The Donald Trump Show Wraps Up First Season

The former reality television star successfully made himself the center of attention – but probably not in the way he and his supporters had hoped.

WASHINGTON – At least from a ratings standpoint, America’s 45 presidency without a doubt has had a successful first season, tremendous even.

Donald Trump made himself the center of attention like no previous chief executive, turning his every public appearance into must-watch television. He picked fights with fellow world leaders in phone calls, in speeches and on Twitter. He hinted about the size of his genitalia in a threat about nuclear weapons. He made falsehoods a defining feature of his White House, averaging nearly a half-dozen each day and racking up more than 2,000 as president. He has, repeatedly, made his own ignorance, his mental fitness and his bigot-friendly racial views a focus of national conversation.

The former reality TV host who improbably became the leader of the free world has unquestionably earned superlatives, although likely not the ones he and his fans had hoped: On the anniversary of his inauguration, Trump is the least-liked president in modern history, at this point in his term. Strong majorities of Americans find him dishonest, uninformed and temperamentally unfit for the job. Abroad, the United States’ standing has plummeted in the past year, to the point where China is seen as a better world leader.

To Trump’s critics, none of this is the least bit surprising.

“He has not changed from the horrible human being that he’s always been,” said Kendal Unruh, a longtime Republican activist who was drummed out of her local party in Colorado for leading the effort to strip the nomination from Trump at the 2016 GOP convention. “And now the whole world can see him for who he is.”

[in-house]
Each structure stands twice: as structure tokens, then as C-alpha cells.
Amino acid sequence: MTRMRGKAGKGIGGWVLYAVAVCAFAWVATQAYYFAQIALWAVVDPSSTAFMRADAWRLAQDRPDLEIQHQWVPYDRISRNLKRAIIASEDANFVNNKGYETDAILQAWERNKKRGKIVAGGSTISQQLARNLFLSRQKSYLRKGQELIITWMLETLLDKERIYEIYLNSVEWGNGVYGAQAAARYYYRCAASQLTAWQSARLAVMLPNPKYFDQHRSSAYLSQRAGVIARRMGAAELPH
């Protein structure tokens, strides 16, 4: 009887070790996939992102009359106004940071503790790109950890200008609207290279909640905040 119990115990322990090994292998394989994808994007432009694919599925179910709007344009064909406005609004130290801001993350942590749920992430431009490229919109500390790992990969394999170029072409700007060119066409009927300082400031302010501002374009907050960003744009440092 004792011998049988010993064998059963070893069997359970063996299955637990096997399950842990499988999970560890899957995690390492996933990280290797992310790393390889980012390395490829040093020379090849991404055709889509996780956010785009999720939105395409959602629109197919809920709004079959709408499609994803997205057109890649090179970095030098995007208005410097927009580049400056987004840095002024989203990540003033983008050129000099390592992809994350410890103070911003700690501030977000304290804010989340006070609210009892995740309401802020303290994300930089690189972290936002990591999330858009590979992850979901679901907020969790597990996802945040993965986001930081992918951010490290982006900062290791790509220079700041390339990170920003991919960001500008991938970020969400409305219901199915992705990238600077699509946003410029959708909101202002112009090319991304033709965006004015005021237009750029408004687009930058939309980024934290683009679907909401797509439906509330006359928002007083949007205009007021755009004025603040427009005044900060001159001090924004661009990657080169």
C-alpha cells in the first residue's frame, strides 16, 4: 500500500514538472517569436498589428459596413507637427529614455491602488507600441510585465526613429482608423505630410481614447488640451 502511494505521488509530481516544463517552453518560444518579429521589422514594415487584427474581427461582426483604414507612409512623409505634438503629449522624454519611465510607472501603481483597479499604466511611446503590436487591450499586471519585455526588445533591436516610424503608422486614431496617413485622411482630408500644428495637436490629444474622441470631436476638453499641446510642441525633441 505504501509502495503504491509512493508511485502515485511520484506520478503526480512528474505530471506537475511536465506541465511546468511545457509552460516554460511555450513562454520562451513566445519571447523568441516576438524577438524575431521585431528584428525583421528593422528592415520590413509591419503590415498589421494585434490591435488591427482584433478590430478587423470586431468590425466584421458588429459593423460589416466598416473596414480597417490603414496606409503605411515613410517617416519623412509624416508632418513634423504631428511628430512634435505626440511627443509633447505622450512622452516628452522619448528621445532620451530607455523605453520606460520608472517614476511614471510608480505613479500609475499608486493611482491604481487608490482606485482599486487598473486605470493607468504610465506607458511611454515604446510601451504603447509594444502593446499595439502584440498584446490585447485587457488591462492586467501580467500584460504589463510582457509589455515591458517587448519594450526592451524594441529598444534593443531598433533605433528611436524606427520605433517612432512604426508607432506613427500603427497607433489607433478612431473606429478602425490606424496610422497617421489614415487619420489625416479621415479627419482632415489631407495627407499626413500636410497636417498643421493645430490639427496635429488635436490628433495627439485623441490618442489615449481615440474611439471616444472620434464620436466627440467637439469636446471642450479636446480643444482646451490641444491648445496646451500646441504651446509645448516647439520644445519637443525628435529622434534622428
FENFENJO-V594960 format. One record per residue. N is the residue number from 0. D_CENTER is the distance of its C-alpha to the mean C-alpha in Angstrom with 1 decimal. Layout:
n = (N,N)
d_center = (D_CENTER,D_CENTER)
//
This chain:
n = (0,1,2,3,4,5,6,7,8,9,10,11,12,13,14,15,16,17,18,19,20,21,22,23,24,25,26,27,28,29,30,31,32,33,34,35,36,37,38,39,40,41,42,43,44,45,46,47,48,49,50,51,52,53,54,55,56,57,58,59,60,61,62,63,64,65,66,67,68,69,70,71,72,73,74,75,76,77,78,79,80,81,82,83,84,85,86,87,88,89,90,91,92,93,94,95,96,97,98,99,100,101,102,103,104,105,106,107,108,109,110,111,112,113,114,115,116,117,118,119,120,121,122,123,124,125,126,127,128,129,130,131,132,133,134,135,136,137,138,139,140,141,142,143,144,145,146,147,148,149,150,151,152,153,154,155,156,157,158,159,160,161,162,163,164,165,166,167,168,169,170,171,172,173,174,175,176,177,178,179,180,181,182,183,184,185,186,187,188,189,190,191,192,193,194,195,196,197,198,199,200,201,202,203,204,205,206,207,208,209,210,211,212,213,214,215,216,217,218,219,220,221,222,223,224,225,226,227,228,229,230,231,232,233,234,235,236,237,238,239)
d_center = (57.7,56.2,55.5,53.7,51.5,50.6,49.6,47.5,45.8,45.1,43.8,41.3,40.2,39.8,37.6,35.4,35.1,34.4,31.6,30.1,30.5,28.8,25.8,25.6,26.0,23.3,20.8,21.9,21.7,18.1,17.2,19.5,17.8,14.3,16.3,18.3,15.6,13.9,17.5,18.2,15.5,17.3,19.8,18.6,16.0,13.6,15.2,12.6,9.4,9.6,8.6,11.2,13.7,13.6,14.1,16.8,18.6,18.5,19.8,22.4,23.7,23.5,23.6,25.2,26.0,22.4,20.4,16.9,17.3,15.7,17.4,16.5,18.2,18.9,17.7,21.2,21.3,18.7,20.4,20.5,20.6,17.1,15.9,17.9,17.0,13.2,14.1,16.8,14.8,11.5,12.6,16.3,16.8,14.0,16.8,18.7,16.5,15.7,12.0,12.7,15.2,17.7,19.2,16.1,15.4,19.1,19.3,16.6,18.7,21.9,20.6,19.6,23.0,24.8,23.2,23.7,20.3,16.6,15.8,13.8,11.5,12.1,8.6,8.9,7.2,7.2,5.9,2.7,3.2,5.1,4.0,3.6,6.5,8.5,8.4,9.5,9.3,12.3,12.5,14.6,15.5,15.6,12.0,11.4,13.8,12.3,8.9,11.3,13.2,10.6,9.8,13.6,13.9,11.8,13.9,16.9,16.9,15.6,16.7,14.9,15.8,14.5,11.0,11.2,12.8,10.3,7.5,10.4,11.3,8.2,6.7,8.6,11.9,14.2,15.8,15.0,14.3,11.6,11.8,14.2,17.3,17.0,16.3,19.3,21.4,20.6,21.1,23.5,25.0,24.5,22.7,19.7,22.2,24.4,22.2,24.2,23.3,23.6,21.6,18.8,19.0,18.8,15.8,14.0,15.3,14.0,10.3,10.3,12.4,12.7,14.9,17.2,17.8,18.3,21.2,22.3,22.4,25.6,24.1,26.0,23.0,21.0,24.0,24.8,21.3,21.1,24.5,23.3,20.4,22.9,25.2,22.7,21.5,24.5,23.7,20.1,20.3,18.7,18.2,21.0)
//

Trump and his White House, of course, disagree with assessments like Unruh’s. As he has from nearly the day he took office last January, Trump claims that his presidency has accomplished more than any previous one. “I don’t think any administration has ever done ― has done what we’ve done and what we’ve accomplished in its first year, which isn’t quite finished yet,” he said at a recent Cabinet meeting after first telling reporters: “Welcome back to the studio.”

A closer look at Trump’s list of claimed “historic” accomplishments, though, shows that virtually all of the major ones are generic Republican Party objectives that any GOP president would have approved. What’s more, they were almost entirely the work of a Republican Congress led by House Speaker Paul Ryan (R-Wis.) and Senate Majority Leader Mitch McConnell (R-Ky.), and which had been waiting years for a Republican president to come along.

Those federal judges Trump brags about, including Supreme Court Justice Neil Gorsuch? With few exceptions, they are products of the Federalist Society, the conservative group to which Trump outsourced the choosing of judicial nominees in 2016, combined with McConnell’s readiness to ram those names through his Senate despite Democratic objections.

Cutting regulations? While Trump has started the process for rolling back environmental and safety regulations on industries, he has taken credit for slashing hundreds of other regulations that were cut under President Barack Obama or were blocked from being implemented thanks to legislation the GOP Congress started preparing before Trump even took office.

And the tax cuts, the only significant legislation to pass under Trump’s watch? While Trump’s White House participated in crafting the measure, the heart of the bill – a massive and permanent cut to the nation’s corporate tax rate – has been a GOP priority for many years, and was an important part of the platforms of the other Republican presidential candidates in 2016. Trump didn’t even mention tax cuts in his infamous campaign announcement speech in 2015.

“This came out of Mitch McConnell’s and Paul Ryan’s world, not Donald Trump’s. They just needed him to sign it. That’s all,” said Rick Wilson, a Republican political consultant and vocal Trump critic. “Donald Trump couldn’t name five tangible things in this tax law.”